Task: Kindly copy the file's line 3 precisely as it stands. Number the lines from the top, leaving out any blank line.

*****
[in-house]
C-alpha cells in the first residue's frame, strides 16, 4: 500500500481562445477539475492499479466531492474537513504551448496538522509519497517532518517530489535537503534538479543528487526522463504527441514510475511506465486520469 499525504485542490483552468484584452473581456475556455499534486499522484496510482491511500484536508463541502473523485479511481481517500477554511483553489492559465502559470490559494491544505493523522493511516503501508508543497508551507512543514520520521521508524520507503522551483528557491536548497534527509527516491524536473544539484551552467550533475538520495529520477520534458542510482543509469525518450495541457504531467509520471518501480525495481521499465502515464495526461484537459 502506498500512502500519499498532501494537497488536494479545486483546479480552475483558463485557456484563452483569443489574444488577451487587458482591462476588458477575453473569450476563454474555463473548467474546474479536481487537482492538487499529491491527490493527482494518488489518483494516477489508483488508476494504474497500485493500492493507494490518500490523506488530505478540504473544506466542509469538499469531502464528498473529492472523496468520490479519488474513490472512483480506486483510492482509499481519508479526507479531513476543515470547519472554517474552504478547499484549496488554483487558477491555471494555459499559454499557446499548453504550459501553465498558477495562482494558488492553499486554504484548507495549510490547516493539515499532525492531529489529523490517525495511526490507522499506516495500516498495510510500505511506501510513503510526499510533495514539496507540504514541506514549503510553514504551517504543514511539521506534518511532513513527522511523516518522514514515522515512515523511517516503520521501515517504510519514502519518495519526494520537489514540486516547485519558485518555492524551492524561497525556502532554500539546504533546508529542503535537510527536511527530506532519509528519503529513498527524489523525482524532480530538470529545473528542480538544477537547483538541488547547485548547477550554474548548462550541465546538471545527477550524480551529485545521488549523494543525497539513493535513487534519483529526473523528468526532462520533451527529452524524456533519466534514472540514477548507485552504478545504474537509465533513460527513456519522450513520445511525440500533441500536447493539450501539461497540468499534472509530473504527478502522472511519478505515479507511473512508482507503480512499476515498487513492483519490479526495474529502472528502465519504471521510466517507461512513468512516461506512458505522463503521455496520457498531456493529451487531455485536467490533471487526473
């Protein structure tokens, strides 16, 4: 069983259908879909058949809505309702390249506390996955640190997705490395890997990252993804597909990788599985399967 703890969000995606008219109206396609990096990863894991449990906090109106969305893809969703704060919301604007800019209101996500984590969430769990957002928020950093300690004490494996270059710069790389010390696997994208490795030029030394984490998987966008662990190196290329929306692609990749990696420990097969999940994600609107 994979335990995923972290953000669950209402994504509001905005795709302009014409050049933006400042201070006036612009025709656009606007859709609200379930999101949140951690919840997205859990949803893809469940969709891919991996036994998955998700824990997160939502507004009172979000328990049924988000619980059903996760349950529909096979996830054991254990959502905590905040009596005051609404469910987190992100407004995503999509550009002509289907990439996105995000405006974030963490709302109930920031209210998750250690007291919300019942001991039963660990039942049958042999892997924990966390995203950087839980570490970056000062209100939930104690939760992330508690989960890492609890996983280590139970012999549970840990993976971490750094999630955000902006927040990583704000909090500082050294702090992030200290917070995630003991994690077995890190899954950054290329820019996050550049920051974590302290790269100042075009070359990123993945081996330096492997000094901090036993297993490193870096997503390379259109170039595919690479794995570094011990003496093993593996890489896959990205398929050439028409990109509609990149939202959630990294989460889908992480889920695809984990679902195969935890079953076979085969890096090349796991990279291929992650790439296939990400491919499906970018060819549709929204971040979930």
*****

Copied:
């Protein structure tokens, strides 16, 4: 069983259908879909058949809505309702390249506390996955640190997705490395890997990252993804597909990788599985399967 703890969000995606008219109206396609990096990863894991449990906090109106969305893809969703704060919301604007800019209101996500984590969430769990957002928020950093300690004490494996270059710069790389010390696997994208490795030029030394984490998987966008662990190196290329929306692609990749990696420990097969999940994600609107 994979335990995923972290953000669950209402994504509001905005795709302009014409050049933006400042201070006036612009025709656009606007859709609200379930999101949140951690919840997205859990949803893809469940969709891919991996036994998955998700824990997160939502507004009172979000328990049924988000619980059903996760349950529909096979996830054991254990959502905590905040009596005051609404469910987190992100407004995503999509550009002509289907990439996105995000405006974030963490709302109930920031209210998750250690007291919300019942001991039963660990039942049958042999892997924990966390995203950087839980570490970056000062209100939930104690939760992330508690989960890492609890996983280590139970012999549970840990993976971490750094999630955000902006927040990583704000909090500082050294702090992030200290917070995630003991994690077995890190899954950054290329820019996050550049920051974590302290790269100042075009070359990123993945081996330096492997000094901090036993297993490193870096997503390379259109170039595919690479794995570094011990003496093993593996890489896959990205398929050439028409990109509609990149939202959630990294989460889908992480889920695809984990679902195969935890079953076979085969890096090349796991990279291929992650790439296939990400491919499906970018060819549709929204971040979930």